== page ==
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Tooth decay almost kills Olympia man after infection spreads to his skull

A decaying tooth almost cost Michael Cooper his life.

Bacteria from the untreated molar had eventually spread to Cooper’s sinuses. He was suffering severe headaches and seizures.

Cooper’s condition hit critical mass when, as his wife Bonnie Mills described it, “his forehead ruptured with liquid bone.”

Doctors at Harborview Medical Center in Seattle performed two surgeries on Cooper — and had told the couple his case was among the worst they had seen.

That was three years ago, when the couple had been living in a motorhome in the woods in the Lacey area. Today, Cooper continues to recover with help from Mills, his wife of 32 years.

“If it hadn’t been for her, I wouldn’t be alive,” said Cooper, 57. “She’s been one hell of a trooper.”

Cooper suffered from a condition called osteomyelitis, which refers to an infection of the bone or bone marrow.

Online medical journals report that osteomyelitis rarely affects the skull, and that mortality rates in such cases can range from 20 percent to 40 percent.

As a result of the condition, Cooper now has a dent in his forehead where the bone had dissolved. His recovery is ongoing, and he is unable to work.

The couple now stays at the Interfaith Works Overnight Emergency Shelter in Olympia with their two dogs, Peanut and Dubious. Each day is a struggle to get back to his old self, Mills said of her husband. She praised Cooper’s “don’t quit” attitude about life.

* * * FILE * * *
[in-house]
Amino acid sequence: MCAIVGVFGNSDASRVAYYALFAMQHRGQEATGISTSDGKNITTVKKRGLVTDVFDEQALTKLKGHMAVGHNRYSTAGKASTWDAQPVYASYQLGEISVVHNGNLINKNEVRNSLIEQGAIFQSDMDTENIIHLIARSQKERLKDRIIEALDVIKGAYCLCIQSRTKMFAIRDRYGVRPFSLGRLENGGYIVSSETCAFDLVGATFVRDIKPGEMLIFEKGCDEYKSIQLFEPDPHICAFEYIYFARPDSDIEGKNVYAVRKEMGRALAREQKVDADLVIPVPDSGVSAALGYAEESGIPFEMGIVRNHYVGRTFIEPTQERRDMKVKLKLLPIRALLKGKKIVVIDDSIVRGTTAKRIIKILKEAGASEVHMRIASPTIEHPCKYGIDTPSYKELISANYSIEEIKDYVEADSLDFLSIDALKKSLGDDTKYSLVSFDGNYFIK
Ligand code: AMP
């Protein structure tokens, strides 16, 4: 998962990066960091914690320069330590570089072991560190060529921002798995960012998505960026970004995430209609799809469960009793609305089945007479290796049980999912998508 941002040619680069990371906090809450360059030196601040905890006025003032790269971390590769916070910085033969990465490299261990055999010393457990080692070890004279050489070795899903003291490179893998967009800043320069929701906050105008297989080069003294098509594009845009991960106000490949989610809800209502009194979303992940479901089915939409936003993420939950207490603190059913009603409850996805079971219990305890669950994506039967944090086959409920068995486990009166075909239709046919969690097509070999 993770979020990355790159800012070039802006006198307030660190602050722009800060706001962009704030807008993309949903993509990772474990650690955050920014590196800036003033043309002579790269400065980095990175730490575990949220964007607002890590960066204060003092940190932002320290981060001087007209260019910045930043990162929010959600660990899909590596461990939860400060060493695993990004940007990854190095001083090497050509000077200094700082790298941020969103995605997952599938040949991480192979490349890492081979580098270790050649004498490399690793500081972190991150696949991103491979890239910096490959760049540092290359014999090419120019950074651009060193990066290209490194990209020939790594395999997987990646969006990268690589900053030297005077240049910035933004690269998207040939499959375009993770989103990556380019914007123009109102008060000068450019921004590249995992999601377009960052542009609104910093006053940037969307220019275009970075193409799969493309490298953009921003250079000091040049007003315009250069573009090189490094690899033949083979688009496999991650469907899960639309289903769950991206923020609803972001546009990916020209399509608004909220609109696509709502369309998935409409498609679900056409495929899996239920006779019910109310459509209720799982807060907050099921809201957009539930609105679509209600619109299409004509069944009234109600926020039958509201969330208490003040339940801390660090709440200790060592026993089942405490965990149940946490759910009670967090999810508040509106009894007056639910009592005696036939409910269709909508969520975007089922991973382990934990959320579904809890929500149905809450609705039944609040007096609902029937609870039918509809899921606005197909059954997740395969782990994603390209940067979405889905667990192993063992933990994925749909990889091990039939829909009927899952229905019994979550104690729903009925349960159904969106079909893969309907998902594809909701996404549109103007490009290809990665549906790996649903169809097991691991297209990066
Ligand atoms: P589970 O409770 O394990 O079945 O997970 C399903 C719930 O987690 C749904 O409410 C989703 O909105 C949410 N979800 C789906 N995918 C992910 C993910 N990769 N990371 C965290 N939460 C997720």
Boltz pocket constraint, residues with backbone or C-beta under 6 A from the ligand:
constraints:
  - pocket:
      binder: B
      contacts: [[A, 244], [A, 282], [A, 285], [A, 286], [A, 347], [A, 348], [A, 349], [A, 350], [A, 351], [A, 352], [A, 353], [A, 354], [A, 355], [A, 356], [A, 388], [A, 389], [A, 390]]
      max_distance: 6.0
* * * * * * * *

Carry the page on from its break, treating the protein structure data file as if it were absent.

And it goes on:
“It’s been one heck of a fight,” said Mills, recalling how quickly the infection had taken hold. “I don’t want to see anyone go through what we went through.”

Dr. Garrett Barker of Fisher-Jones Family Dentistry in Olympia said the infection of a severely decaying tooth will take the path of least resistance, and in rare cases can penetrate bones. Sometimes the infection in a tooth on the lower jaw can drain down into the heart, he said.

“Most patients don’t get to that point because the pain is so bad,” said Barker, adding that people sometimes avoid treatment for financial reasons.

In the past, Barker said he has joined other local dentists to help people at the Union Gospel Mission and educate people about good oral health. He said the mission also is a good resource for connecting homeless residents with dental services.

“Once a cavity forms,” Barker said, “it needs to be treated.”

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